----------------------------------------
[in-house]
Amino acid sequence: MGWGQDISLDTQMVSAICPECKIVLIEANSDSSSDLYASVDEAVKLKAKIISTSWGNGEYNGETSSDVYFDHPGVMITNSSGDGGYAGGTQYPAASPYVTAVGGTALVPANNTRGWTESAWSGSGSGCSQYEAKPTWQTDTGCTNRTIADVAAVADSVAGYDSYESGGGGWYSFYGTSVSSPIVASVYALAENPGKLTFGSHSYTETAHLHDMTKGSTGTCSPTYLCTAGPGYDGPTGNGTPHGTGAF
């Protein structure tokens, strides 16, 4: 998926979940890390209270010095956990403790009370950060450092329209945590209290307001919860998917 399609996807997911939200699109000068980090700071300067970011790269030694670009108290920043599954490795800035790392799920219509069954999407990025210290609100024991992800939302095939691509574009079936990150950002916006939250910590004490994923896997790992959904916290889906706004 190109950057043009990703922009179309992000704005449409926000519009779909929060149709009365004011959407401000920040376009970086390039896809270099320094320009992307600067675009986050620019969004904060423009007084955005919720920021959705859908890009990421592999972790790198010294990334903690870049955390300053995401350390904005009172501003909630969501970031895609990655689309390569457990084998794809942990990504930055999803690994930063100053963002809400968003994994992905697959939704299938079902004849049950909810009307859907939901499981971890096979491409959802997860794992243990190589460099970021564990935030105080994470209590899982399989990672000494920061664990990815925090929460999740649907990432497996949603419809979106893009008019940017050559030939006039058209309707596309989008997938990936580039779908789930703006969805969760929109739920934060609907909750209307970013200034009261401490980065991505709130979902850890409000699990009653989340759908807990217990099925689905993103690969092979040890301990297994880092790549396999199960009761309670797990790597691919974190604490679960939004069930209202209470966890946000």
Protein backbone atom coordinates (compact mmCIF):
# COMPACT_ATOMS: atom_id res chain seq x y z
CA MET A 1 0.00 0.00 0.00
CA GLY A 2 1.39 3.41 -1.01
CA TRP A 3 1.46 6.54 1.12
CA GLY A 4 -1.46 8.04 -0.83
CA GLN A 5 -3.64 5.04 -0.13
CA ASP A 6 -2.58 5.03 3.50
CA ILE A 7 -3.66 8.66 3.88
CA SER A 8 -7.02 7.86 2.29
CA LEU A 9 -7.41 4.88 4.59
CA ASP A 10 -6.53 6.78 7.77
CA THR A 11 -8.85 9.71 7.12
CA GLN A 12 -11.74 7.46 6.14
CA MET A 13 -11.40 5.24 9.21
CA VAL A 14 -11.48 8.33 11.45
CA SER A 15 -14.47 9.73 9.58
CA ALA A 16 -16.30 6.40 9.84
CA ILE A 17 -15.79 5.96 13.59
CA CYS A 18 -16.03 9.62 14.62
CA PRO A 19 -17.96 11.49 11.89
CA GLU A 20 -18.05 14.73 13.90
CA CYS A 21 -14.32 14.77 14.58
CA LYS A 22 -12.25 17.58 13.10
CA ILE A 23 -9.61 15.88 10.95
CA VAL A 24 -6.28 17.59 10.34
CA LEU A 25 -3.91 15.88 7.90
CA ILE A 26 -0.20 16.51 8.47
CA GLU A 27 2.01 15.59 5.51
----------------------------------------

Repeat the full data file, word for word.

[in-house]
Amino acid sequence: MGWGQDISLDTQMVSAICPECKIVLIEANSDSSSDLYASVDEAVKLKAKIISTSWGNGEYNGETSSDVYFDHPGVMITNSSGDGGYAGGTQYPAASPYVTAVGGTALVPANNTRGWTESAWSGSGSGCSQYEAKPTWQTDTGCTNRTIADVAAVADSVAGYDSYESGGGGWYSFYGTSVSSPIVASVYALAENPGKLTFGSHSYTETAHLHDMTKGSTGTCSPTYLCTAGPGYDGPTGNGTPHGTGAF
């Protein structure tokens, strides 16, 4: 998926979940890390209270010095956990403790009370950060450092329209945590209290307001919860998917 399609996807997911939200699109000068980090700071300067970011790269030694670009108290920043599954490795800035790392799920219509069954999407990025210290609100024991992800939302095939691509574009079936990150950002916006939250910590004490994923896997790992959904916290889906706004 190109950057043009990703922009179309992000704005449409926000519009779909929060149709009365004011959407401000920040376009970086390039896809270099320094320009992307600067675009986050620019969004904060423009007084955005919720920021959705859908890009990421592999972790790198010294990334903690870049955390300053995401350390904005009172501003909630969501970031895609990655689309390569457990084998794809942990990504930055999803690994930063100053963002809400968003994994992905697959939704299938079902004849049950909810009307859907939901499981971890096979491409959802997860794992243990190589460099970021564990935030105080994470209590899982399989990672000494920061664990990815925090929460999740649907990432497996949603419809979106893009008019940017050559030939006039058209309707596309989008997938990936580039779908789930703006969805969760929109739920934060609907909750209307970013200034009261401490980065991505709130979902850890409000699990009653989340759908807990217990099925689905993103690969092979040890301990297994880092790549396999199960009761309670797990790597691919974190604490679960939004069930209202209470966890946000």
Protein backbone atom coordinates (compact mmCIF):
# COMPACT_ATOMS: atom_id res chain seq x y z
CA MET A 1 0.00 0.00 0.00
CA GLY A 2 1.39 3.41 -1.01
CA TRP A 3 1.46 6.54 1.12
CA GLY A 4 -1.46 8.04 -0.83
CA GLN A 5 -3.64 5.04 -0.13
CA ASP A 6 -2.58 5.03 3.50
CA ILE A 7 -3.66 8.66 3.88
CA SER A 8 -7.02 7.86 2.29
CA LEU A 9 -7.41 4.88 4.59
CA ASP A 10 -6.53 6.78 7.77
CA THR A 11 -8.85 9.71 7.12
CA GLN A 12 -11.74 7.46 6.14
CA MET A 13 -11.40 5.24 9.21
CA VAL A 14 -11.48 8.33 11.45
CA SER A 15 -14.47 9.73 9.58
CA ALA A 16 -16.30 6.40 9.84
CA ILE A 17 -15.79 5.96 13.59
CA CYS A 18 -16.03 9.62 14.62
CA PRO A 19 -17.96 11.49 11.89
CA GLU A 20 -18.05 14.73 13.90
CA CYS A 21 -14.32 14.77 14.58
CA LYS A 22 -12.25 17.58 13.10
CA ILE A 23 -9.61 15.88 10.95
CA VAL A 24 -6.28 17.59 10.34
CA LEU A 25 -3.91 15.88 7.90
CA ILE A 26 -0.20 16.51 8.47
CA GLU A 27 2.01 15.59 5.51